The Room of Requirement could, in fact, provide further holodeck features as needed. It never again manifested anything that felt quite as prophetic as the fight in the Malfoy dining room (and Harry started to wonder if the other fights had been somehow relevant, rather than just because he'd had kree on his mind), but it did a good job of providing Death Eaters and marauders to fight.

They eventually learned that they'd gotten pretty lucky in the challenge fights, or maybe it was taking it a little easy on them: they started getting hit. And the Room was good at simulating damage. Wounds that would be painful but not incapacitating hurt just as much as they would have, glowing with a red fog to indicate where the wound was. If the harm should be enough to disable a limb, that arm or leg would be paralyzed with that same red fog pulsing along its length. Killing attacks would result in a full-body cocoon of the energy, freezing the victim on the floor until the simulation ended.

But, hey, it was still loads better than having to learn to deal with getting hit for real the first time, Harry figured. The girls didn't really see it that way, of course, and redoubled their efforts to let the boys tank the hits while they served as artillery.

They also quickly discovered that they could bring other people in without having to do another bout of challenges, as long as they entered with someone else. They'd sent Colin Creevey in ahead of them the first time, and he'd come running back out almost immediately rather than face the Nidhogg serpent the Room had thrown at him solo. It seemed he still had some trauma from his first year.

"We should probably invite more people than just the Gryffindors we like," Parvati opined, a couple of days before the Hogsmeade weekend at the end of Vintage Month (around October 20th, back on Earth).

"How many people already know about it?" Harry checked. He tried to keep his tone neutral, but with Parvati and Lavender involved, he'd realized it wouldn't stay a secret for long.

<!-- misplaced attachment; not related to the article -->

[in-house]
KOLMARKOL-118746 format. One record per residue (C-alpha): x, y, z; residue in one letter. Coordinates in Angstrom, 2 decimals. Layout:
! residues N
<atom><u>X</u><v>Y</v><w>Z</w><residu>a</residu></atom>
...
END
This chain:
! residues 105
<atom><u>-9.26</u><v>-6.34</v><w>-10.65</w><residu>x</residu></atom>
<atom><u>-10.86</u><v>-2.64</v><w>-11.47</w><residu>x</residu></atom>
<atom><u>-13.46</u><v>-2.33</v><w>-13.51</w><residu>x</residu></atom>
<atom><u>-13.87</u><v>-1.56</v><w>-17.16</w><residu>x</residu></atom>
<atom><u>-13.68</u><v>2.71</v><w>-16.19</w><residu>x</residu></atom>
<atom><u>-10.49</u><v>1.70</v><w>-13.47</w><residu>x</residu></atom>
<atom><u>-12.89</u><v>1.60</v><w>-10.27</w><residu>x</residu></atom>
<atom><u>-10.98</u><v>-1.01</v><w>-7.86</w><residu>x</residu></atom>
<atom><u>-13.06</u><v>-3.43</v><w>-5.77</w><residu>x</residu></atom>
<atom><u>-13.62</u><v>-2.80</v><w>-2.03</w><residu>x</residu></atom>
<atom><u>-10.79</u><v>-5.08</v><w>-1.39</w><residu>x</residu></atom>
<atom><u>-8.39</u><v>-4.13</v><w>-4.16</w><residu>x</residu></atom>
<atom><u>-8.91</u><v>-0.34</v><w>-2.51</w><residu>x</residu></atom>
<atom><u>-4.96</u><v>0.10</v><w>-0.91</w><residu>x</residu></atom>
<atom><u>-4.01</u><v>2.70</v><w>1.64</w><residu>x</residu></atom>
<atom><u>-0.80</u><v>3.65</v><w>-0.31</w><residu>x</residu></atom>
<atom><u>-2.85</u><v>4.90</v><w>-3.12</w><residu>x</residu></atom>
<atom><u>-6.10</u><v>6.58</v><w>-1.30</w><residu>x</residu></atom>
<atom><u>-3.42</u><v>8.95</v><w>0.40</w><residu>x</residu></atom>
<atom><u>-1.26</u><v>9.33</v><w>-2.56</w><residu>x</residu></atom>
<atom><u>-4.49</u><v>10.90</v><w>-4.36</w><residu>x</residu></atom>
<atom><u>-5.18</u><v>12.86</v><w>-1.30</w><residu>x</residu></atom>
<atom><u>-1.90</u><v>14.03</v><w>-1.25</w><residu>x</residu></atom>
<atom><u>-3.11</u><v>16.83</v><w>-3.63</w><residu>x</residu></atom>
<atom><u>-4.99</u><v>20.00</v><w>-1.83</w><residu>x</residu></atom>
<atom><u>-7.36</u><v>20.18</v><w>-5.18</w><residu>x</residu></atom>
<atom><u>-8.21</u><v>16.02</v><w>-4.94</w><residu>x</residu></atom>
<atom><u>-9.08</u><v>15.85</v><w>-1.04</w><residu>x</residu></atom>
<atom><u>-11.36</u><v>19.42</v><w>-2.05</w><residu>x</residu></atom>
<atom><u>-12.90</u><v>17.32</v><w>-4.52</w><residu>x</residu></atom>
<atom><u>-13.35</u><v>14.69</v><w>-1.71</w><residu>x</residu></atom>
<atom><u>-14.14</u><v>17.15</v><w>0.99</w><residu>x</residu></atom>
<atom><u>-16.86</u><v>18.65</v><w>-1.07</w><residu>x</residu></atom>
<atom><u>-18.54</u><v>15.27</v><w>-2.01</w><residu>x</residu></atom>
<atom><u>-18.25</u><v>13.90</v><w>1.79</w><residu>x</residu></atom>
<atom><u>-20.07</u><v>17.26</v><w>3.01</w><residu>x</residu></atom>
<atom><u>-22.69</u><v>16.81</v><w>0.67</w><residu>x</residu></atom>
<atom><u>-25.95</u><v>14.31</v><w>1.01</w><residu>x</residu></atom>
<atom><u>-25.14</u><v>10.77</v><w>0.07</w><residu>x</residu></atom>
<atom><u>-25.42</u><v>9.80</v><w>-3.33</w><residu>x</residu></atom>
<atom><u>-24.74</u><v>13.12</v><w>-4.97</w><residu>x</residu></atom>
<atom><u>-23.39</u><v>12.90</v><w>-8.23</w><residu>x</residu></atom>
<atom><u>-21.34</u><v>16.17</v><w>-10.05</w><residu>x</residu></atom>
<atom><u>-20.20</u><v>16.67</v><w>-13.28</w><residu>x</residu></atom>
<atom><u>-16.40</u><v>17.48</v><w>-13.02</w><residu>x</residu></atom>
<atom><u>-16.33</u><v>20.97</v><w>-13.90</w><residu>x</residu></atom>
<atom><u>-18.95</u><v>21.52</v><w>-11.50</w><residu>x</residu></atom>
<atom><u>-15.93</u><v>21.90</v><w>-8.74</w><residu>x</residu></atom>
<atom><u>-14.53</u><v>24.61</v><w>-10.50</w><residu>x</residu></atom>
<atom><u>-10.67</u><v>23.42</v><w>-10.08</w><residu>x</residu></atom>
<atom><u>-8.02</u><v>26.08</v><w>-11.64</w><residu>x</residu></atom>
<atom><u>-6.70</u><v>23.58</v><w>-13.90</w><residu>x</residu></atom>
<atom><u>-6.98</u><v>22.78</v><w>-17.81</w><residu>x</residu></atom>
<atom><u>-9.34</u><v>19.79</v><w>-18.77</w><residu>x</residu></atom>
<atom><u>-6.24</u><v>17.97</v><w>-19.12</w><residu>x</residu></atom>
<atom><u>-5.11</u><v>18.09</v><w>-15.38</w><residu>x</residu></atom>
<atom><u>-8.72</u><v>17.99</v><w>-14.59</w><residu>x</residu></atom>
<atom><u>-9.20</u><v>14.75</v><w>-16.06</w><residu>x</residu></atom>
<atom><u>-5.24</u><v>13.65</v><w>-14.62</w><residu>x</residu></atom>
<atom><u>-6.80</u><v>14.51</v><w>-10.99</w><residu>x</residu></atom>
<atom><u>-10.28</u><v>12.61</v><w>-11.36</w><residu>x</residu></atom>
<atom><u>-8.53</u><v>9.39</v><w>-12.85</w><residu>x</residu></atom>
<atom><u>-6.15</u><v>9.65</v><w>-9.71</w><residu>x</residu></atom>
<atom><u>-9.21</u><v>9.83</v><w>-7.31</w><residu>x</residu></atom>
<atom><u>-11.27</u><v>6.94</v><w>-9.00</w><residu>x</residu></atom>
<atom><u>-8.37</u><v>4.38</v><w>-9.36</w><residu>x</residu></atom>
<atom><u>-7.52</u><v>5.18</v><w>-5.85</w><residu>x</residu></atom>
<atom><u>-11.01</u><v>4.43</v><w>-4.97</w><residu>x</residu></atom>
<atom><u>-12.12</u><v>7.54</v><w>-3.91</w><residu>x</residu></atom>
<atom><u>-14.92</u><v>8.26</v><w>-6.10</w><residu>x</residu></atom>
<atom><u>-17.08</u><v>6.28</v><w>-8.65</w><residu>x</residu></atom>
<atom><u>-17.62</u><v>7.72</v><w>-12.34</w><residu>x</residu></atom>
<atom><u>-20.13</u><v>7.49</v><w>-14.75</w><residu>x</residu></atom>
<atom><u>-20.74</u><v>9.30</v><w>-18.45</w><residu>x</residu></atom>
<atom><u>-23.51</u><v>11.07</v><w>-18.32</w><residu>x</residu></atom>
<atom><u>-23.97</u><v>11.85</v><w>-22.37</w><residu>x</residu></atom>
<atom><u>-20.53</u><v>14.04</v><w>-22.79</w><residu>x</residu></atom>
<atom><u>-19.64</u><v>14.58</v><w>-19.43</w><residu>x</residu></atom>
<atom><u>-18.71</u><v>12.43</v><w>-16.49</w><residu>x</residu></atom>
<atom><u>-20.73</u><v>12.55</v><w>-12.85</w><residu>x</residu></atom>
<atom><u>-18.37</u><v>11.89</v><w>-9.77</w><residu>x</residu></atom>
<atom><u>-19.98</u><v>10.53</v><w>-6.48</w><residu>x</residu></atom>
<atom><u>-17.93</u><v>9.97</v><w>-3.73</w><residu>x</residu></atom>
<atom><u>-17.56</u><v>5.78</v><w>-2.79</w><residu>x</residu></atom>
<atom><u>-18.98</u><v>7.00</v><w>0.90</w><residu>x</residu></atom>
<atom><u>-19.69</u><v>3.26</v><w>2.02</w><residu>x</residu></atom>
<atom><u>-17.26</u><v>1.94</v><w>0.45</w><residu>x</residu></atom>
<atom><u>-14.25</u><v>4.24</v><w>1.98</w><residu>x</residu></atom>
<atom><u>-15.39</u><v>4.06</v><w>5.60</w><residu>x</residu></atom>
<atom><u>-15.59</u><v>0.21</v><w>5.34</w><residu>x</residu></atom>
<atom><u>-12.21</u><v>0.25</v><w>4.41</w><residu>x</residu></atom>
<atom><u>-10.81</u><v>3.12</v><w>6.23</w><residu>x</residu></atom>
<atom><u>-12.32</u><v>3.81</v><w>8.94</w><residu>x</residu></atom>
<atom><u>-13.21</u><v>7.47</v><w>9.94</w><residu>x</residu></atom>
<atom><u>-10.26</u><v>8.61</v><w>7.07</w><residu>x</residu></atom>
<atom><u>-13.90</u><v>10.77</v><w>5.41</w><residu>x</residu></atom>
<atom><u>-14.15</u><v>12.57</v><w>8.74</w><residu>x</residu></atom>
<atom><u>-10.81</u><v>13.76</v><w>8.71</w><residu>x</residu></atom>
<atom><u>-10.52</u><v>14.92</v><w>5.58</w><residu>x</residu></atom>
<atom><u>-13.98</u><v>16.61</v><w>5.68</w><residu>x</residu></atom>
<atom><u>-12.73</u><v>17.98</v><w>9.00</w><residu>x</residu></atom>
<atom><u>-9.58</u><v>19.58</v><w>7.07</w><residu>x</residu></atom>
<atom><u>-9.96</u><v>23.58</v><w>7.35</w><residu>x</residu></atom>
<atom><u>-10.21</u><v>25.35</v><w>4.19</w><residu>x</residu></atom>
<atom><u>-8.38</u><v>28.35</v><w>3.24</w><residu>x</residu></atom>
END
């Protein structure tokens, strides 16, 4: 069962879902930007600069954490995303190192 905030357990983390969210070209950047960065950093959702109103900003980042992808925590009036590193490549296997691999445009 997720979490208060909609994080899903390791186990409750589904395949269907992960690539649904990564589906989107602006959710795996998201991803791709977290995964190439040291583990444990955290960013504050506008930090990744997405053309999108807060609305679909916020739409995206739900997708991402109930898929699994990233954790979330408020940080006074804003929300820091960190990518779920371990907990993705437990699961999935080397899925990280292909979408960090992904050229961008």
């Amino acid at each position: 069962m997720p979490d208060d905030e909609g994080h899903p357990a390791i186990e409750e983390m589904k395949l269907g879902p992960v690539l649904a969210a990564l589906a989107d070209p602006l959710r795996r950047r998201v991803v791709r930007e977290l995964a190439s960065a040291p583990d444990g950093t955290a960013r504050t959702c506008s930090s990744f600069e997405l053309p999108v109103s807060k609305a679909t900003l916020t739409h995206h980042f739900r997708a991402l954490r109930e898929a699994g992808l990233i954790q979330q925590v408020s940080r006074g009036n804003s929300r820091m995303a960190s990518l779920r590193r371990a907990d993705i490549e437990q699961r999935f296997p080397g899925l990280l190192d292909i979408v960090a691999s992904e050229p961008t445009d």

"Mostly just Gryffindor!" she retorted, picking up on the subtext. "...and a couple of Hufflepuffs who are cool. Cho, over in Ravenclaw. No Slytherins!"

"I told Theo," Seamus admitted, contradicting her assertion.

"We need to put a lid on it before the professors find out," suggested Hermione. Everyone looked at her like she'd been replaced by her goatee-wearing doppelganger. "What? They'd want us to have adult supervision and Dar-Benn would figure out how to make that her, defeating the whole purpose. I'd show it to Master Mordo, but no telling what he'd say about it, and I don't want to risk it."

"'This is an abhorrent and wasteful use of magic and I want no part of it! Who knows what kind of dimensions this calls upon, or how it weakens the walls of reality!?'" Parvati mimicked the dour sorcerer. She still was not his biggest fan. "And, yes, I know what 'abhorrent' means! I study."

"Why don't we make a club? And get people to sign a pledge that they won't tell anyone outside of the club?" Lavender suggested.

"I could make it a binding magical contract!" Hermione agreed, having been researching them since Dar-Benn tried to trick Harry with the blood pen. "Also, yeah, we should pitch it as a way to practice against marauders and Death Eaters. We can't be the only ones that need to know that."

That's how they found themselves staking out a seedy pub on the side of Hogsmeade that students didn't usually frequent. The place was opposite the main square and away from the train tracks, a little ways away from the main mass of town. Most kids mistook it for a farmhouse, with the goat pens in the back. But it was a cheaper drinking hole for locals, and, it turned out, didn't actually mind a bit of coin from students.

That was being sorely tested with the sheer number of them.

The main benefit of the establishment was enough distance from the rest of town that their lookouts would see a set of magenta robes coming from far enough away to cease the intended business and pretend that it was a normal social gathering. Parvati and Lavender had put out the word about what was happening to those they trusted, and the others had hit up a few people in the various other houses that they knew. Consequently, the place had filled up with over a third of the students that were at Hogsmeade that weekend.

Virtually all of Gryffindor had turned out, a dozen Ravenclaws, half a dozen Hufflepuffs, and Theodore Nott from Slytherin (he said he'd clue them in on which of the other snakes were cool, if this seemed worth his while).

"Okay, everyone!" Lavender called out to get their attention. "We realized that some of the rest of you might like to have extra practice for how to fight marauders and Death Eaters. We found the Room of Requirement, so we can do some excellent simulations. Harry's fought a bunch of bad guys already, and can teach us. A lot of other Gryffindors have practical experience, too."

"Is this just a dueling club, like a couple years ago?" Finch-Fletchley asked. He hadn't had the best experience there, or the evening after.

"No. Team battle practice," Dean answered. "We're mostly going to work on what it's like to fight against groups of warriors who might have dark wizards backing them up. How to use teamwork to protect each other."